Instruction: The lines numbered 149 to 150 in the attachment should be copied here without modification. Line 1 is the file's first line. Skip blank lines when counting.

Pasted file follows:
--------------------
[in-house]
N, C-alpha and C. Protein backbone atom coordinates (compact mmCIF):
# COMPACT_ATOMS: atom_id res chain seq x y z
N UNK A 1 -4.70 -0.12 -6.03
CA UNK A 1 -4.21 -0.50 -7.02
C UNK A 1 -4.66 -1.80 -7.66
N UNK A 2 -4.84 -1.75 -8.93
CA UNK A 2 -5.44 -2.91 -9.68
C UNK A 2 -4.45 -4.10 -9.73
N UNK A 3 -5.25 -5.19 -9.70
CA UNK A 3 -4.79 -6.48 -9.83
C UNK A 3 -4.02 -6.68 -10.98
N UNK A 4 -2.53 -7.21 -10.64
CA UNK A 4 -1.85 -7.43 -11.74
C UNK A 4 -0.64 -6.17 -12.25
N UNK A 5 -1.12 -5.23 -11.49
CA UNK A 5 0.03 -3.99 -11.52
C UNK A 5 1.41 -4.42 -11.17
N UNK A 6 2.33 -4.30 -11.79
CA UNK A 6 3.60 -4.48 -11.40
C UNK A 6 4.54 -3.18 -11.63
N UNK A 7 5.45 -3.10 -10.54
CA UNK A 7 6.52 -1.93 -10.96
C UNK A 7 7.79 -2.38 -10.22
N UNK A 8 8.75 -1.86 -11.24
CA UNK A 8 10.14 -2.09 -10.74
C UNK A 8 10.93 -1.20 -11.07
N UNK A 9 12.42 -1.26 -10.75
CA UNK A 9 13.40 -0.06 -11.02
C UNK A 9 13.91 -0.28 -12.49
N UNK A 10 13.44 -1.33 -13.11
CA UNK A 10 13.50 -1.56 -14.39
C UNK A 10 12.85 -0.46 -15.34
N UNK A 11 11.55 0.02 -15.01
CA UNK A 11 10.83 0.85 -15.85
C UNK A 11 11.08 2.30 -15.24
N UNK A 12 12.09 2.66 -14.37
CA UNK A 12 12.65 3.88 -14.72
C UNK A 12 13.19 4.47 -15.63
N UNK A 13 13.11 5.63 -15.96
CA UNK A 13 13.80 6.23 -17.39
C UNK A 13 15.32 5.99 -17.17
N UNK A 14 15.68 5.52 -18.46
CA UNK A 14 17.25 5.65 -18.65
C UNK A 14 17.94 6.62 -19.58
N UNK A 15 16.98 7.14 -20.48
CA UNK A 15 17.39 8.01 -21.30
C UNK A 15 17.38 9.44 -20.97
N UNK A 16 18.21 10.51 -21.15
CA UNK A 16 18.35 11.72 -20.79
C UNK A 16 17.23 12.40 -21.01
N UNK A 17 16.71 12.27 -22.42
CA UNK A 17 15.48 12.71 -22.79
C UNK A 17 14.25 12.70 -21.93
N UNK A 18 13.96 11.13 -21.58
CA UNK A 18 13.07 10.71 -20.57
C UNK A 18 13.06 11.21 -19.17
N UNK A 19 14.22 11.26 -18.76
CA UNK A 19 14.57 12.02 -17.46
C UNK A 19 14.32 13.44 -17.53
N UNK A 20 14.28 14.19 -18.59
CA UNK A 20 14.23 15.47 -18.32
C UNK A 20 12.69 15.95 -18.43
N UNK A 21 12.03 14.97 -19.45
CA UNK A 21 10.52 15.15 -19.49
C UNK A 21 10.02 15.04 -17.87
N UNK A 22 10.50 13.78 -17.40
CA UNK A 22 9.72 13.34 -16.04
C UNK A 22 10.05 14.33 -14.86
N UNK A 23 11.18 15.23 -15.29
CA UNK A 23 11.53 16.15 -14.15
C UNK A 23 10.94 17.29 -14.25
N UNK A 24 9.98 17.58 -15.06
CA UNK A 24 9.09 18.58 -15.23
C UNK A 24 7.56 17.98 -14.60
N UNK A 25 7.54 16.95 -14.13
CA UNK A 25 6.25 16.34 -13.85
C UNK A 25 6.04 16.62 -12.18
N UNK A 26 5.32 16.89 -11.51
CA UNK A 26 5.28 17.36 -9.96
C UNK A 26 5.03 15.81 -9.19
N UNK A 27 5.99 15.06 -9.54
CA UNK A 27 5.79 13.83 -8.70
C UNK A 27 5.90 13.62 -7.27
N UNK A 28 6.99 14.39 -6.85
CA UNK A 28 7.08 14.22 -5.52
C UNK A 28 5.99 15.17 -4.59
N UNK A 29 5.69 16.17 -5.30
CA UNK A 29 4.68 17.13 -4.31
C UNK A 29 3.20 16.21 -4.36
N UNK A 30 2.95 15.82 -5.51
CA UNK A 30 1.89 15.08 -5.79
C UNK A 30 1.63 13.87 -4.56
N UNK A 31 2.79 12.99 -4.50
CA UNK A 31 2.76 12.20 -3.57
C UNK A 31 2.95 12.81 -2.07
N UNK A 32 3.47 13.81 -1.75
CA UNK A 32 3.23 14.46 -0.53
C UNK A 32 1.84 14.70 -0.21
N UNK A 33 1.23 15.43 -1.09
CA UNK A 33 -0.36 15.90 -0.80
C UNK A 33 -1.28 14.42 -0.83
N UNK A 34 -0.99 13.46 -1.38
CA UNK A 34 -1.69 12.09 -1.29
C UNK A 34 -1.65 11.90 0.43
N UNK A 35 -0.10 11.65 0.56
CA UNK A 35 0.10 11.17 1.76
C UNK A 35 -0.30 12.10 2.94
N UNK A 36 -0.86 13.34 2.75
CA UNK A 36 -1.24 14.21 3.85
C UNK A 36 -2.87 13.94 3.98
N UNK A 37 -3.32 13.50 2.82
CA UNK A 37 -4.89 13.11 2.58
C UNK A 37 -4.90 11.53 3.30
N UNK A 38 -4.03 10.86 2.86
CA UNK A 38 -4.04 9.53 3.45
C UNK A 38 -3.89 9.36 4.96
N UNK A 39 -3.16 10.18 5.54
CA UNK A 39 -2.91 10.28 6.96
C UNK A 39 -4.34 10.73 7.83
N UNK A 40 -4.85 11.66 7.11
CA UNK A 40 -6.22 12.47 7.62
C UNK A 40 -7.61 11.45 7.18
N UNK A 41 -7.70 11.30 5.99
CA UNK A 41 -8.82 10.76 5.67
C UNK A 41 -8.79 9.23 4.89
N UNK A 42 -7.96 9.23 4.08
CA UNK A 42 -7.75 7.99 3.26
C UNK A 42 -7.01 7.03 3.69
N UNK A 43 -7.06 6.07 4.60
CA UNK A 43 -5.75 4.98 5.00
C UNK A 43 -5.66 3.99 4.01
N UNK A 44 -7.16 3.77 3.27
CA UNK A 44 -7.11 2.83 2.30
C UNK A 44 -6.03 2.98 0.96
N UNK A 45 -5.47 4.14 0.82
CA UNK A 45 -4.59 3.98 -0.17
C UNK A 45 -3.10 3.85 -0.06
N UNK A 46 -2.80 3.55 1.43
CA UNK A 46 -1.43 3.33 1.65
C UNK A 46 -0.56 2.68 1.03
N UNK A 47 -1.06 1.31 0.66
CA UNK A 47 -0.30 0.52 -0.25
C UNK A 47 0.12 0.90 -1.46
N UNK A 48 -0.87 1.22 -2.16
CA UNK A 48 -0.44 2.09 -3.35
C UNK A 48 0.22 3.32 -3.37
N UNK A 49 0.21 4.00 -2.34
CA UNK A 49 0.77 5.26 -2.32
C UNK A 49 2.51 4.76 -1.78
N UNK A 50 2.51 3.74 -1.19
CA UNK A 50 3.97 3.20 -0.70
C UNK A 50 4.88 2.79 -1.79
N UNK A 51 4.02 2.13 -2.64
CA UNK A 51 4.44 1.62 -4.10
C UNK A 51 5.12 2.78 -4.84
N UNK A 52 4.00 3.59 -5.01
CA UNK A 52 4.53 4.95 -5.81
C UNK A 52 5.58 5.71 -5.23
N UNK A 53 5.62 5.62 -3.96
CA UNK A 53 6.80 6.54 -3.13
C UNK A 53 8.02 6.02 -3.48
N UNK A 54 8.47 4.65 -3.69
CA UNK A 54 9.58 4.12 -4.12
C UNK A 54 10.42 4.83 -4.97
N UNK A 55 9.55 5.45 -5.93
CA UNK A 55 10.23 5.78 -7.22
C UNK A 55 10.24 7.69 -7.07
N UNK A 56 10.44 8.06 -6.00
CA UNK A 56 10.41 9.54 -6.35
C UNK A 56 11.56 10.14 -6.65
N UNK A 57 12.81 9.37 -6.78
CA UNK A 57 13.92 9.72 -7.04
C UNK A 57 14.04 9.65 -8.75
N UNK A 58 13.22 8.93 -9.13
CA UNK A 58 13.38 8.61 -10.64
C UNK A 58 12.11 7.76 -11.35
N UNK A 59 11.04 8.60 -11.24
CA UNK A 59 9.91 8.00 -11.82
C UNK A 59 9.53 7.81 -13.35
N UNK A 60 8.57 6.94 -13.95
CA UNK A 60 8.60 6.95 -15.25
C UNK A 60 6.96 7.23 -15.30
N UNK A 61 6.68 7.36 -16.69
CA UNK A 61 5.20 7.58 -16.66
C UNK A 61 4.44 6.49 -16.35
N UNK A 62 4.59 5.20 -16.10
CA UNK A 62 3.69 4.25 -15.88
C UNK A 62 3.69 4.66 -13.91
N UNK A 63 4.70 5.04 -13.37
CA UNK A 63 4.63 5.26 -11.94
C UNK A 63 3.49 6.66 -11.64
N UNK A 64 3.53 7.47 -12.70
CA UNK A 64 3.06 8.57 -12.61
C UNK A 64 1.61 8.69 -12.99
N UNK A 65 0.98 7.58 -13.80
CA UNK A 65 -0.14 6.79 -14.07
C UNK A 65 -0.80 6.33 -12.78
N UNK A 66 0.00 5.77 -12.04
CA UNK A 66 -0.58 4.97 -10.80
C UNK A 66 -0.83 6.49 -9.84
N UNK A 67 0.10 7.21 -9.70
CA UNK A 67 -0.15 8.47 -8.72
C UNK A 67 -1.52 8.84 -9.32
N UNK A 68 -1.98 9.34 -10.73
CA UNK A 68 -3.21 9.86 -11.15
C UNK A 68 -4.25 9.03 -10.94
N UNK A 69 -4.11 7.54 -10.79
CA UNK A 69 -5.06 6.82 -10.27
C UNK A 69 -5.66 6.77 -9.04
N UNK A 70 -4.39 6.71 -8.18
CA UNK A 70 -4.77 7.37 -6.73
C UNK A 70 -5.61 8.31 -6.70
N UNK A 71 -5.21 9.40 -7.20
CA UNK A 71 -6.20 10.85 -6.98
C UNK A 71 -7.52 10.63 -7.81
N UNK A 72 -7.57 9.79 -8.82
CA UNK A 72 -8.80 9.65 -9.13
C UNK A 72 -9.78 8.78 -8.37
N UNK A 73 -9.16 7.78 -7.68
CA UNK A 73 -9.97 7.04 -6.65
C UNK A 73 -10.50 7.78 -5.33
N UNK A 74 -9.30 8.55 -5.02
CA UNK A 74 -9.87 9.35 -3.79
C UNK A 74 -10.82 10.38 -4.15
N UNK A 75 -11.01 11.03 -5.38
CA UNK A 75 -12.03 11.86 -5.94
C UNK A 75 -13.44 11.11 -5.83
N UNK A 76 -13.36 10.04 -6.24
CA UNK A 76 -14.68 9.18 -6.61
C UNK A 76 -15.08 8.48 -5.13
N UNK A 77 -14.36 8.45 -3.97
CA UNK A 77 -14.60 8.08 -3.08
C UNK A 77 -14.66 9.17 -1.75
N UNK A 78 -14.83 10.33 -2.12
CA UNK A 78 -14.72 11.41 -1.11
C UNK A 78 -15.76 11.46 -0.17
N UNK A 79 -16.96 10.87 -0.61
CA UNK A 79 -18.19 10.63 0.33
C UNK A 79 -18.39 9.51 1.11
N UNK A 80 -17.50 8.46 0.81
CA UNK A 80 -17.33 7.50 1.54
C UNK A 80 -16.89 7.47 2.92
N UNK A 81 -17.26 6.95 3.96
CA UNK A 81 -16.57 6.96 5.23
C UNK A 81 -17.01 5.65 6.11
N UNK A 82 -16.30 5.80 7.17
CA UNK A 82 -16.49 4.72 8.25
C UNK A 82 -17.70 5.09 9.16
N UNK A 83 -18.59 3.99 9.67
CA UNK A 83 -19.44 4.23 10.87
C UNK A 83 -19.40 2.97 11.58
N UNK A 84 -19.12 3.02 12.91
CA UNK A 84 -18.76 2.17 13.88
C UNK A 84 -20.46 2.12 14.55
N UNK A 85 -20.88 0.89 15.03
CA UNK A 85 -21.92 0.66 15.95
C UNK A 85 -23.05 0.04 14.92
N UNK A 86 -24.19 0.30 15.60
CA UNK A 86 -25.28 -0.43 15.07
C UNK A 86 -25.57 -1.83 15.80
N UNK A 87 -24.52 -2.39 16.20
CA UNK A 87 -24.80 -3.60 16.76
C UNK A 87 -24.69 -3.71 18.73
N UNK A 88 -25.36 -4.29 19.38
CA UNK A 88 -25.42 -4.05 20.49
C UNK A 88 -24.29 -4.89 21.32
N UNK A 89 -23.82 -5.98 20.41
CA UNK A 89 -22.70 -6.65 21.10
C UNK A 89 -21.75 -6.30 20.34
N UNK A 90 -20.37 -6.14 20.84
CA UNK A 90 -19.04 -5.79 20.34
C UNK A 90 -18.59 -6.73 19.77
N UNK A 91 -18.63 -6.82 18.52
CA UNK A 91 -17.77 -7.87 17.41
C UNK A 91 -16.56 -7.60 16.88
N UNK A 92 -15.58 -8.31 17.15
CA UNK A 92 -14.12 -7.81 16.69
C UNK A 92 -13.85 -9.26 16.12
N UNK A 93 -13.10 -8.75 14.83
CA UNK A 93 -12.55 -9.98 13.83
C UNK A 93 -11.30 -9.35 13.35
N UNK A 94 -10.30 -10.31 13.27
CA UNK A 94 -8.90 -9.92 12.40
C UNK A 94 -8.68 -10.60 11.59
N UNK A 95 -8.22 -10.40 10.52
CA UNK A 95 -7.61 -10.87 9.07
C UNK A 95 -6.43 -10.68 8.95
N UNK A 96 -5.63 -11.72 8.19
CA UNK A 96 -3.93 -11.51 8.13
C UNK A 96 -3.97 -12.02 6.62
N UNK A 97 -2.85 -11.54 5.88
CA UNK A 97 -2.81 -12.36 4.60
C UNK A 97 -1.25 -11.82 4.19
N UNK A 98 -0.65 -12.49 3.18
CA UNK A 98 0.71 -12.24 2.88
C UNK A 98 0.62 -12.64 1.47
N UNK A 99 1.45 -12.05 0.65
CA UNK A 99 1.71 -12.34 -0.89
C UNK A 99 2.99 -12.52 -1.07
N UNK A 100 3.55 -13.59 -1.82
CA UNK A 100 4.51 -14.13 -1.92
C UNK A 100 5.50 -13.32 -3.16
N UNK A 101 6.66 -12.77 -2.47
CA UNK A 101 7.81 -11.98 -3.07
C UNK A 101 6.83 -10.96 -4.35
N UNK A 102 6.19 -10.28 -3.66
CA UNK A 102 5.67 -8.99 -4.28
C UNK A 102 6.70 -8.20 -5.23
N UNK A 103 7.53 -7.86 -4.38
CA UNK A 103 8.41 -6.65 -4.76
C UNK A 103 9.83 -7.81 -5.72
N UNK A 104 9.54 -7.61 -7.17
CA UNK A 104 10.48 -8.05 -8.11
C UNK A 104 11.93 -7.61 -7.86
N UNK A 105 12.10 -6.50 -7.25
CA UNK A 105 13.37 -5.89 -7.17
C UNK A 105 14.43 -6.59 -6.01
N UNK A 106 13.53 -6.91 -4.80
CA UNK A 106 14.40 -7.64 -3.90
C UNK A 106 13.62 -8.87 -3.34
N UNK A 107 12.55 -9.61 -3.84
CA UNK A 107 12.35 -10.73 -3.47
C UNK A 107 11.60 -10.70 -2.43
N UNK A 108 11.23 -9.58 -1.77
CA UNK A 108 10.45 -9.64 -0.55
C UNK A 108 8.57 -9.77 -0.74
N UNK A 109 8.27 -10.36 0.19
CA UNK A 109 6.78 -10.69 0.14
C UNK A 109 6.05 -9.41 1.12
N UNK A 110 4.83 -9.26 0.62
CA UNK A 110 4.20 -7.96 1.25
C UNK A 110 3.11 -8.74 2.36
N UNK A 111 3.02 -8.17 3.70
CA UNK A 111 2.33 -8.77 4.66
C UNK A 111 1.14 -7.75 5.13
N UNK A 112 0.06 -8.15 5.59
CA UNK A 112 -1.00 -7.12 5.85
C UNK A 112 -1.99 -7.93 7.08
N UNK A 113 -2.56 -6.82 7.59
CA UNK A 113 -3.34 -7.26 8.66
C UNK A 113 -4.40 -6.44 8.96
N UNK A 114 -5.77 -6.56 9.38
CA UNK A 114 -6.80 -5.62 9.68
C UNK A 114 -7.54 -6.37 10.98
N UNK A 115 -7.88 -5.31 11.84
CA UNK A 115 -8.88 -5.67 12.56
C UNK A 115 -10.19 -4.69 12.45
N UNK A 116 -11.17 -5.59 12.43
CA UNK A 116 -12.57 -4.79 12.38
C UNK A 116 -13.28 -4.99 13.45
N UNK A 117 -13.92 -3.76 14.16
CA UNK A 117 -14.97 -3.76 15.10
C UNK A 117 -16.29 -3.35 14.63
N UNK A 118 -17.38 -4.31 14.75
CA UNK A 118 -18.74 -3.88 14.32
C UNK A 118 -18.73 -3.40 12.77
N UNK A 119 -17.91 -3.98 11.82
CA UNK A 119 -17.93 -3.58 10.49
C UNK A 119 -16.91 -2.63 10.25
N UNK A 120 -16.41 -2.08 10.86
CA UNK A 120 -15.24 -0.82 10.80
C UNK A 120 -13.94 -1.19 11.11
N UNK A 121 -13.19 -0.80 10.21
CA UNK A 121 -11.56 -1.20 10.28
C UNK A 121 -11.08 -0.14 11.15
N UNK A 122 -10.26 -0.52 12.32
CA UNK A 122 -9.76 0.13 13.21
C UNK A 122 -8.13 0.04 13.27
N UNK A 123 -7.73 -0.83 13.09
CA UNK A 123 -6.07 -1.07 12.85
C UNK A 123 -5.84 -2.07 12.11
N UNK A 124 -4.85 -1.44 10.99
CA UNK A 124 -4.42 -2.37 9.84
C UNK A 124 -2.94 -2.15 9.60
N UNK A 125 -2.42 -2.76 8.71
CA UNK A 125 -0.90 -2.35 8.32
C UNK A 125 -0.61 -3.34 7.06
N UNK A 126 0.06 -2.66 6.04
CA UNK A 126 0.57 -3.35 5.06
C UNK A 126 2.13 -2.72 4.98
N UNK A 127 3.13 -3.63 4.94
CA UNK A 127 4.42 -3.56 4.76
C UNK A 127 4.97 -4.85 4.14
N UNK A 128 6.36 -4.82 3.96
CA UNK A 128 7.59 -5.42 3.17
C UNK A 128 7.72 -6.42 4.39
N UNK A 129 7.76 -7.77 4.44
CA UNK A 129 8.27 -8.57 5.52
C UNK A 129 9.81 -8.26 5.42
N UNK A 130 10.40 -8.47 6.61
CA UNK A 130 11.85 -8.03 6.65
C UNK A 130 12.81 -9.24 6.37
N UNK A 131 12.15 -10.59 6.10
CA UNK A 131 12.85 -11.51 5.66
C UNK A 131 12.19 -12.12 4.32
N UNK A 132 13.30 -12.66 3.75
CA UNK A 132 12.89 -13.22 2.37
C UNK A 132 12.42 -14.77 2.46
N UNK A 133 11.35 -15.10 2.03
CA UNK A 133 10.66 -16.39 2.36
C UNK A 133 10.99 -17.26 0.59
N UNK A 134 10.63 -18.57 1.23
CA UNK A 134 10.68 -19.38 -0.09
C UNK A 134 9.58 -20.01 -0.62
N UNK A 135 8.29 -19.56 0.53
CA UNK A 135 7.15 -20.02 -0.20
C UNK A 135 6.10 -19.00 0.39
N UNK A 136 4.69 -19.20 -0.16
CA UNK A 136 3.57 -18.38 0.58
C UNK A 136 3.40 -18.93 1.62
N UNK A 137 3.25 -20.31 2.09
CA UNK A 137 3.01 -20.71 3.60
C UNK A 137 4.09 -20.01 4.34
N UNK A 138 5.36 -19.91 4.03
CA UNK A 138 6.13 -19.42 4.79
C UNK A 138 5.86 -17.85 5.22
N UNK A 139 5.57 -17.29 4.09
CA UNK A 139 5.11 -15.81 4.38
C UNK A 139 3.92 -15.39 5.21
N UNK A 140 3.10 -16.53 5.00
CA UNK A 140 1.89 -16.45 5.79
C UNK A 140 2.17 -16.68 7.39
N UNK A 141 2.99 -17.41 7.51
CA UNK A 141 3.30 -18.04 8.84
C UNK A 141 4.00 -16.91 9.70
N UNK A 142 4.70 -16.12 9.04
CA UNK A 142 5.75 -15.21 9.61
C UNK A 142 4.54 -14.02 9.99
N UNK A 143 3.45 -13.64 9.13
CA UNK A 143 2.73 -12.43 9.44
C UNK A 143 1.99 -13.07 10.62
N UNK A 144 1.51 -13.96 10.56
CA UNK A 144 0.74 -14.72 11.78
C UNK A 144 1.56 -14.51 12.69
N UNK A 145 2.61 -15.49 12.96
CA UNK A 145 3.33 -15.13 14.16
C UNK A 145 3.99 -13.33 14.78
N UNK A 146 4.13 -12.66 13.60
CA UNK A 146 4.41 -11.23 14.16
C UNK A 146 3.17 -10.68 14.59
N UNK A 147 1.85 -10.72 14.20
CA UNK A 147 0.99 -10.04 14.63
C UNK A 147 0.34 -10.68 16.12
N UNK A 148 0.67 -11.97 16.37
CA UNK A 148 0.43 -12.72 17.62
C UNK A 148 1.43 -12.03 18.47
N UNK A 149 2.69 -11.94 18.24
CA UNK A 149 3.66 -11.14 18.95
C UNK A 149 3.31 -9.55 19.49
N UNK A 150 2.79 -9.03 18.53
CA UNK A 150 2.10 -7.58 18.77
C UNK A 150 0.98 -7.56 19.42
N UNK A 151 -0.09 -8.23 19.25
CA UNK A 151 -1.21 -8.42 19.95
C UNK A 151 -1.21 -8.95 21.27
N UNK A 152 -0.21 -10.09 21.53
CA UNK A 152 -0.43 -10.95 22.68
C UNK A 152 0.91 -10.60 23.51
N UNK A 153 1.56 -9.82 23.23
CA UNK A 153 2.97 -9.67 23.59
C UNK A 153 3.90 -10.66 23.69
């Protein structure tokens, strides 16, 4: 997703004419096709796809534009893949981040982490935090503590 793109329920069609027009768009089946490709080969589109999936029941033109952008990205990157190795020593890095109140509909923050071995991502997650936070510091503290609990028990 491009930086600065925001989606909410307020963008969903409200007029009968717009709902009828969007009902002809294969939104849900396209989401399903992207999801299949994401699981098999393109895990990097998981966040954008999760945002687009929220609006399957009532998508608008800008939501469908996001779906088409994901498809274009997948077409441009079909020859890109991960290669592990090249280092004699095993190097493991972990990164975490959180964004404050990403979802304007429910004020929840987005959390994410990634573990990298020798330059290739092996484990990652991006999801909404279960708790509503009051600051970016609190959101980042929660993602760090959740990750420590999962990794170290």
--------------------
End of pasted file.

CA UNK A 49 0.77 5.26 -2.32
C UNK A 49 2.51 4.76 -1.78